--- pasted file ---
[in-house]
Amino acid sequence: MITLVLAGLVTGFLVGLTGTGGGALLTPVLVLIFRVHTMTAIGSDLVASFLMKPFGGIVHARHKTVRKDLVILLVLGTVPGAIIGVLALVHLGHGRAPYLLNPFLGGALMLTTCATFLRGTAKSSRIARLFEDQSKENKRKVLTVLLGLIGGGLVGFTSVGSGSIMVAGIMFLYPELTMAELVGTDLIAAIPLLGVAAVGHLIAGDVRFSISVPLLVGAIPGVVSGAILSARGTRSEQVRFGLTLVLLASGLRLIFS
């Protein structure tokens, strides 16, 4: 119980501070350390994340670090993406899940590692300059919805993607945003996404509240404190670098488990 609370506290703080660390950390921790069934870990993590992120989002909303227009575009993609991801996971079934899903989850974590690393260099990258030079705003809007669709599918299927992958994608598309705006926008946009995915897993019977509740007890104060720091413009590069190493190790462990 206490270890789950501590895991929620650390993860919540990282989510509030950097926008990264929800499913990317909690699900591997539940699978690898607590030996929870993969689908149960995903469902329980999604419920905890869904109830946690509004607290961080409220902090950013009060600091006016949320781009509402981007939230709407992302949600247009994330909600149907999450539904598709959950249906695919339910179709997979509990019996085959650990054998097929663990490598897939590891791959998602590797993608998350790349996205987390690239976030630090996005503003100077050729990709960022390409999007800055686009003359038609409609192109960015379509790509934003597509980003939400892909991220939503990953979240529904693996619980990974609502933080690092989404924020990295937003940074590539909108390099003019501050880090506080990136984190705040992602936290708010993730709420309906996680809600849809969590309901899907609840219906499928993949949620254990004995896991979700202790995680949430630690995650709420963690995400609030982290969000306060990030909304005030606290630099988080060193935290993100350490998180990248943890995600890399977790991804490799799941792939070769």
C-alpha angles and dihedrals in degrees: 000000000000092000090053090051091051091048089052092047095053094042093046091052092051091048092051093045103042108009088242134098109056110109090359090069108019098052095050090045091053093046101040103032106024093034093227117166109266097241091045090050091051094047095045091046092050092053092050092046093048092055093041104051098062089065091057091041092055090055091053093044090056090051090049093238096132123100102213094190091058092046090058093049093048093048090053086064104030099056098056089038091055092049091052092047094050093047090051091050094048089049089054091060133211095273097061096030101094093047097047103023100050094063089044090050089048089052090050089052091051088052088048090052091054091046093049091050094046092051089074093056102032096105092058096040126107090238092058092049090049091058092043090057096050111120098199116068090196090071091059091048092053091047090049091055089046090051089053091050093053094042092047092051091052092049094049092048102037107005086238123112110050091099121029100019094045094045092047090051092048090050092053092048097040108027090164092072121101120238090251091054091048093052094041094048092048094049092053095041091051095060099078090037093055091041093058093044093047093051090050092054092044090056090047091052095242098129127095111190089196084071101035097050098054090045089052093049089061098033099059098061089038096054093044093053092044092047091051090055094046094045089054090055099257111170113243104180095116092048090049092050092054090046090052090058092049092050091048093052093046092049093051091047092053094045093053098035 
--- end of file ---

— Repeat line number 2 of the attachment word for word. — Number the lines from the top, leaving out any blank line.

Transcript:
Amino acid sequence: MITLVLAGLVTGFLVGLTGTGGGALLTPVLVLIFRVHTMTAIGSDLVASFLMKPFGGIVHARHKTVRKDLVILLVLGTVPGAIIGVLALVHLGHGRAPYLLNPFLGGALMLTTCATFLRGTAKSSRIARLFEDQSKENKRKVLTVLLGLIGGGLVGFTSVGSGSIMVAGIMFLYPELTMAELVGTDLIAAIPLLGVAAVGHLIAGDVRFSISVPLLVGAIPGVVSGAILSARGTRSEQVRFGLTLVLLASGLRLIFS